Nervous systems allow human beings to send and receive messages and to process impulses occurring in their bodies. These impulses are sent and received by nerves, which are are bundles of peripheral axons that run to various organs and tissues throughout the human body. The human body’s process of creating its nervous systems is called neural development. Development of the neural system can take place throughout a person’s entire life - from embryonic development to adulthood.
The importance of proper neural development can be seen on a daily basis. Consider, for example, the functions that take place when a person touches a hot stove. When the stove is touched, nerve impulses communicate this interaction by sending signals through the nerve network to the person’s brain. Neurons, also called neural cells, tell the brain that the stove is too painful to touch and that the hand should be moved away from the stove.
Neural development focuses on the central, the peripheral, and the autonomic nervous systems. The central nervous system, which includes the brain and spinal cord, issues nerve impulses and evaluates sensory information. The peripheral nervous system takes nerve impulses to and from the body and its structures, and the autonomic nervous system controls vital organ function. Although the structure of the nervous system appears about 18 days after conception, it usually starts to become functional during the second prenatal month.
At the embryonic stage, several key neural development processes typically take place – neurulation, formation of the spinal cord, and formation of the brain. During neurulation, the neural tube is formed from the embryo’s ectoderm. The spinal cord is then eventually formed from the lower part of the neural tube while the brain is formed from the upper portion.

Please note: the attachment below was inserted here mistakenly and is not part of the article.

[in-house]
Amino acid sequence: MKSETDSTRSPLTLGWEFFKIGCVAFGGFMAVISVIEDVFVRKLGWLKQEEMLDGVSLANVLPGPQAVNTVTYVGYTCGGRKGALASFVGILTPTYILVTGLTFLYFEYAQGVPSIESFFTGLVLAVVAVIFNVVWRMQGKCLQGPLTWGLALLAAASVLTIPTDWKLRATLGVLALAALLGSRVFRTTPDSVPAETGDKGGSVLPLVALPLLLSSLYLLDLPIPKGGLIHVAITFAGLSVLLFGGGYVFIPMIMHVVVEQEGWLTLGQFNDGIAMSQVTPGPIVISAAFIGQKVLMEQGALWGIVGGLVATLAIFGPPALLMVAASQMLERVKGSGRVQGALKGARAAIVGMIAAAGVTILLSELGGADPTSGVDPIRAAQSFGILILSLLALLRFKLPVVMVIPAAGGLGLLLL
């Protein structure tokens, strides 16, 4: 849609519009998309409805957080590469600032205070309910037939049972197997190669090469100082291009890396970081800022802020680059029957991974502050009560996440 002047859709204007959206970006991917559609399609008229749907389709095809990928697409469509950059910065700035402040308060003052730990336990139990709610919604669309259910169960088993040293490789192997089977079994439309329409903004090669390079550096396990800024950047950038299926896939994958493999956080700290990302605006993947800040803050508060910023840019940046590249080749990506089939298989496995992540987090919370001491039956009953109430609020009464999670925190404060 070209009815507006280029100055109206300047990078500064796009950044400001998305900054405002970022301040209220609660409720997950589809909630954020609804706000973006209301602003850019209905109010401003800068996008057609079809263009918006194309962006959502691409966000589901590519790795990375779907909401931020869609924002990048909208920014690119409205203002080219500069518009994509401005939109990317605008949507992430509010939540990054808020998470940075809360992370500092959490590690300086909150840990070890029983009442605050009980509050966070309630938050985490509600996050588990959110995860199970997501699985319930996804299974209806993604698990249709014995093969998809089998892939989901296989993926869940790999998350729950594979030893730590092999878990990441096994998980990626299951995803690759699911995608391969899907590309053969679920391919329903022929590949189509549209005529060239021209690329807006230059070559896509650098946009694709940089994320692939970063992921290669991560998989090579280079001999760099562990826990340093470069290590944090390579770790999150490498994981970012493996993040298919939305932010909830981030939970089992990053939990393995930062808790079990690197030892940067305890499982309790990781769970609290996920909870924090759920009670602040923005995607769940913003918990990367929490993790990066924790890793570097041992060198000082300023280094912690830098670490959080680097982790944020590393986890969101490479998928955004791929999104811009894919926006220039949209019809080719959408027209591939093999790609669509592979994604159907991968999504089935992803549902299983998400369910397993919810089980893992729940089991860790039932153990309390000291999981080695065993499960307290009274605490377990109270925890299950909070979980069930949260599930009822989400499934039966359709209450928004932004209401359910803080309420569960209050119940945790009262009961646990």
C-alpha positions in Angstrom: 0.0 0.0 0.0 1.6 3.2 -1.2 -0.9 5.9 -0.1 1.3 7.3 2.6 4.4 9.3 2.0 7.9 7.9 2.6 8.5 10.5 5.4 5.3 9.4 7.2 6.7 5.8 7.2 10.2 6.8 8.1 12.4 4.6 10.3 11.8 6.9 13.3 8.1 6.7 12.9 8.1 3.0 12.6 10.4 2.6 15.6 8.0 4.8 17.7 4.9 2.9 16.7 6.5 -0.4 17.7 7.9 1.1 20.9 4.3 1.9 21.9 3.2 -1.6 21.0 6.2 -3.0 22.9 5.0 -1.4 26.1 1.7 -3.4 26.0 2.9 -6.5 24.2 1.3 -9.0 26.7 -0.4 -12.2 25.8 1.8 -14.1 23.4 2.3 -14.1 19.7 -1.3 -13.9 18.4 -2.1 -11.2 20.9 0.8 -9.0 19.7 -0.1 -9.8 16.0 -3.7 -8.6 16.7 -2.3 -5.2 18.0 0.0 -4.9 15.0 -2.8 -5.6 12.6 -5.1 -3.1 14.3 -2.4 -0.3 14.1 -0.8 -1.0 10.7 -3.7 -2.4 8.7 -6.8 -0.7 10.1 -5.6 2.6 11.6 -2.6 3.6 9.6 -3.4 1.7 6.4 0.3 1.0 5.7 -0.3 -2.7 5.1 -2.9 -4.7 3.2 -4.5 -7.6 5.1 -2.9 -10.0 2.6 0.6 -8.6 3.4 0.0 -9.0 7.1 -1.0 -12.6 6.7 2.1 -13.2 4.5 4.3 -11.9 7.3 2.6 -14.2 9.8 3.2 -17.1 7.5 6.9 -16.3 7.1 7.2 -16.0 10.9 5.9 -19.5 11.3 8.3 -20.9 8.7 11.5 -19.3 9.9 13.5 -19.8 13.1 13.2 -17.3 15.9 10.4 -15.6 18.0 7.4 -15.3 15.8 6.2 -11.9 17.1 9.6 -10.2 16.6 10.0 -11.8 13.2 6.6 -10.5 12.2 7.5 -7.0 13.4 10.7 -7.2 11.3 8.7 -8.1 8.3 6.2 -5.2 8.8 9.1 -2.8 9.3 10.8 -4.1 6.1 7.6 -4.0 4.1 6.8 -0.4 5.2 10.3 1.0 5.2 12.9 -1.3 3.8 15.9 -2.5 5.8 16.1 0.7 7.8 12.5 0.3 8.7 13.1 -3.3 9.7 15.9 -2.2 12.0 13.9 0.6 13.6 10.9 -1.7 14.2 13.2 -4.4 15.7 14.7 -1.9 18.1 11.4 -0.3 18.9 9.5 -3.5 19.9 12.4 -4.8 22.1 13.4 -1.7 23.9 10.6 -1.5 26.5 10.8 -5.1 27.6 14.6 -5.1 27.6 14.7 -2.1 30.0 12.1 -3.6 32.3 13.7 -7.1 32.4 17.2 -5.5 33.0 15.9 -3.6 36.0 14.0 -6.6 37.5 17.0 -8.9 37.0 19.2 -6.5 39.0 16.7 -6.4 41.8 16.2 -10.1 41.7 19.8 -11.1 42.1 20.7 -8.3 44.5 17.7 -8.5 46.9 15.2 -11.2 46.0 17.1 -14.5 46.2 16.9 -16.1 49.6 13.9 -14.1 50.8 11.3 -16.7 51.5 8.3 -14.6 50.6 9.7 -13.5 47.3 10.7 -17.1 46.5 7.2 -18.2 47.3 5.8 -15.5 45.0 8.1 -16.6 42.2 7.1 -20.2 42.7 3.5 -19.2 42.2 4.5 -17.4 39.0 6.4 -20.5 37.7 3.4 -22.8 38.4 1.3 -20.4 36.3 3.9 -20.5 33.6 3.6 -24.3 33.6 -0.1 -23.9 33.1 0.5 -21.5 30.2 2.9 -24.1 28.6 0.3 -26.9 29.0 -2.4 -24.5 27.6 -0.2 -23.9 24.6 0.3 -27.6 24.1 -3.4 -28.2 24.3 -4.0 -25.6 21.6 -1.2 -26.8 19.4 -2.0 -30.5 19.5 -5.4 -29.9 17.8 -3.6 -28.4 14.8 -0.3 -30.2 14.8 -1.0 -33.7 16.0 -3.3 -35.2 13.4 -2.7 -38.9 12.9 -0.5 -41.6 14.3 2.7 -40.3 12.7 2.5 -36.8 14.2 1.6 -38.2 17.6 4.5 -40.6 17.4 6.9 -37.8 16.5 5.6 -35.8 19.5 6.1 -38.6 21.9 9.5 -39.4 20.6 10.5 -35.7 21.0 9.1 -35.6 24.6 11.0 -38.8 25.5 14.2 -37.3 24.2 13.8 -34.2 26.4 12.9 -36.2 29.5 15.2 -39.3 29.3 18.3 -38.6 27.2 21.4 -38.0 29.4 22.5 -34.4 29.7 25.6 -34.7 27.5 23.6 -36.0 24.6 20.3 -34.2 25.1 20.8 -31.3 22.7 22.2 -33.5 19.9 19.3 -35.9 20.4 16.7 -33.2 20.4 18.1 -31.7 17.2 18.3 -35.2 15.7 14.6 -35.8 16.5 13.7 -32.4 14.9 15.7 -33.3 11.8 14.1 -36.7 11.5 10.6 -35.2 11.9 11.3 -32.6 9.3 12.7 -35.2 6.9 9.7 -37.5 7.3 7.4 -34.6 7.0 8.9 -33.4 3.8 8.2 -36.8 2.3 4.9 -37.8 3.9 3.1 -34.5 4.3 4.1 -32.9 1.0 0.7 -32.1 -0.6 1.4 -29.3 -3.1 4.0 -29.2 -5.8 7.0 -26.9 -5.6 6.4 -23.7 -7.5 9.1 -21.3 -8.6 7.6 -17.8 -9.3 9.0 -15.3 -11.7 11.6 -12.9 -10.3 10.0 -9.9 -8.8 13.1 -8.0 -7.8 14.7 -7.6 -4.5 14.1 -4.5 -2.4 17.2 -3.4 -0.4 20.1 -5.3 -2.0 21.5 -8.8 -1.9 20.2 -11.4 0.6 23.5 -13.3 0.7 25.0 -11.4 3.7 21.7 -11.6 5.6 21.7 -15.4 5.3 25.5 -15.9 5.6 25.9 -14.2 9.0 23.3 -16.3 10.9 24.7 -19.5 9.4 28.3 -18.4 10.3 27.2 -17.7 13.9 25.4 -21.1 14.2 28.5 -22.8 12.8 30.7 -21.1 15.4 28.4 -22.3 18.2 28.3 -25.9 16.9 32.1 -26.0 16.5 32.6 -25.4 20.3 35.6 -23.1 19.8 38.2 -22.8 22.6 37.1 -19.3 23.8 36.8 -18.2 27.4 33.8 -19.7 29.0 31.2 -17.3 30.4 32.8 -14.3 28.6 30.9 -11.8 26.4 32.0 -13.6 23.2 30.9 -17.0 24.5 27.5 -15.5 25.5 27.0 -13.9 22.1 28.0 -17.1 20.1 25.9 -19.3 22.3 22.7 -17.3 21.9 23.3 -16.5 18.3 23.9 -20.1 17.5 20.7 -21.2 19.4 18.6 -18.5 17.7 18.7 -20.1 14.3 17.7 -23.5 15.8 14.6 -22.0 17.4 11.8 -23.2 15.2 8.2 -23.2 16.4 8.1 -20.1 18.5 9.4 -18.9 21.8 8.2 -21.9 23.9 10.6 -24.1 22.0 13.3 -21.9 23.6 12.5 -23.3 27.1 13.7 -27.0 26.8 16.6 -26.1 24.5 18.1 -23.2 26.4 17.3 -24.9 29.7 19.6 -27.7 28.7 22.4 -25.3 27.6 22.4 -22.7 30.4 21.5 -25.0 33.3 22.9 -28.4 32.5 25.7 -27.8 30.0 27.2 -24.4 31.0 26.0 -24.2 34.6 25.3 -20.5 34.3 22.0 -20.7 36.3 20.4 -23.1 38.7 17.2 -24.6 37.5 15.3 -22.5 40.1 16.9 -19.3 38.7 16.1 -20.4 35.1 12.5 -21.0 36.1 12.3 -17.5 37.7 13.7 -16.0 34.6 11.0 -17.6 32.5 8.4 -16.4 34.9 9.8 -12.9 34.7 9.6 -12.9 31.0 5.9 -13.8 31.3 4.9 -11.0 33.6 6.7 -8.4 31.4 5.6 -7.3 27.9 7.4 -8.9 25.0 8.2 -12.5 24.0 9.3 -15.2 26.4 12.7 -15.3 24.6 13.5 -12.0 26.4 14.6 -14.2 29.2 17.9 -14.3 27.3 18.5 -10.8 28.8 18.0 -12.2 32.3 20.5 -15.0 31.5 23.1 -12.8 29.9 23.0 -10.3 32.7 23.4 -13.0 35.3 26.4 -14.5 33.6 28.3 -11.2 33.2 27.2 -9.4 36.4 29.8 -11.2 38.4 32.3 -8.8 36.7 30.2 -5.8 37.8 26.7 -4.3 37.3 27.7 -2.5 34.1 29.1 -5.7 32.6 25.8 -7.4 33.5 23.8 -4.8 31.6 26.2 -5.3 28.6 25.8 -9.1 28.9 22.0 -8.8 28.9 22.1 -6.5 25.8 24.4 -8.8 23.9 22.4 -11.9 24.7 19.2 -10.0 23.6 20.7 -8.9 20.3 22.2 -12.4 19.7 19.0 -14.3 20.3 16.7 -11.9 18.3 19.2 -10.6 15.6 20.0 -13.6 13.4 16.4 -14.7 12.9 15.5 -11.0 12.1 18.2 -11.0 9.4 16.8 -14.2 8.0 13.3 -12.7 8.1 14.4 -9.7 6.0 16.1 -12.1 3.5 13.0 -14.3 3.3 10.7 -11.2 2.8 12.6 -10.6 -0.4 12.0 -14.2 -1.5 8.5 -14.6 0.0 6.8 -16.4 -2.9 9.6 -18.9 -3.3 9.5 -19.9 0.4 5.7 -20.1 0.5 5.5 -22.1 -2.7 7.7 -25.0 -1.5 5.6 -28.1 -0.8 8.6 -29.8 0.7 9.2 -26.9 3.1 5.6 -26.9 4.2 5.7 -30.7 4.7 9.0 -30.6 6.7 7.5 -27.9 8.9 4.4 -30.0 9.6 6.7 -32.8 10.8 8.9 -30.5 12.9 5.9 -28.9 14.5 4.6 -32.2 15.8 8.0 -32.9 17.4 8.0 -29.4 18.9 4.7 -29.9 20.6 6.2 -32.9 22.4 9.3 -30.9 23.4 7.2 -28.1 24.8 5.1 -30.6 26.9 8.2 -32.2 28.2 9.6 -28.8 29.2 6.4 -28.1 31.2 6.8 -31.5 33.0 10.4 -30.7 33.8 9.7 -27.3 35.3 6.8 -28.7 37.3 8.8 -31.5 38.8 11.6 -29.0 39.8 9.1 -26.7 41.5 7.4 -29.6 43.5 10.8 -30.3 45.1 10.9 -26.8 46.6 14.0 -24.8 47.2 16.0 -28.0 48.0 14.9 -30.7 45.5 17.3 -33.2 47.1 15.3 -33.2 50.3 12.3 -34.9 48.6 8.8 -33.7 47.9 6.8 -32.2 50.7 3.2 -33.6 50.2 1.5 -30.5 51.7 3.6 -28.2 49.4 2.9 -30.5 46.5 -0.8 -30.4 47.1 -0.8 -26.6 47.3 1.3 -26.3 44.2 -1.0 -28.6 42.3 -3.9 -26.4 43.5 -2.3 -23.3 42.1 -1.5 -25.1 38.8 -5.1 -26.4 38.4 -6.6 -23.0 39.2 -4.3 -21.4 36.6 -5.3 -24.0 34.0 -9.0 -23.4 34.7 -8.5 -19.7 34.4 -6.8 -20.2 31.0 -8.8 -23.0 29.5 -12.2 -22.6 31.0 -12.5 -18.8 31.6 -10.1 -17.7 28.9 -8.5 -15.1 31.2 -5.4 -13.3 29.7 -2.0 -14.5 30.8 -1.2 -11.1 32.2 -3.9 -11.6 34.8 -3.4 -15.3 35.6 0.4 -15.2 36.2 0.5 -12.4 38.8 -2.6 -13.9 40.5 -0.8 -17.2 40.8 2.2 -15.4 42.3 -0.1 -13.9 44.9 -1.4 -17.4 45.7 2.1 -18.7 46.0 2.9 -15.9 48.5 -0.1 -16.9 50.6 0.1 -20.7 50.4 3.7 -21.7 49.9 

Scientists who specialize in neuroscience or developmental biology study, among other things, neural development processes. Typically, they seek to shed light on the cellular and molecular mechanisms by which the nervous systems form. They may examine everything from nervous system patterns and regionalization, neural stem cells, and synapse formation to axonal and dendritic development, neuronal migration, and trophic interactions.
Deficiencies in neural development can result in cognitive, motor, and intellectual disabilities. If the defects are severe enough, they can result in neurological disorders like Rett syndrome, mental retardation, epilepsy, and autism. Many neural development problems surface during middle age. Alzheimer’s disease, Parkinson’s disease, and Huntington’s disease are some examples of neurological conditions that manifest themselves later on in life.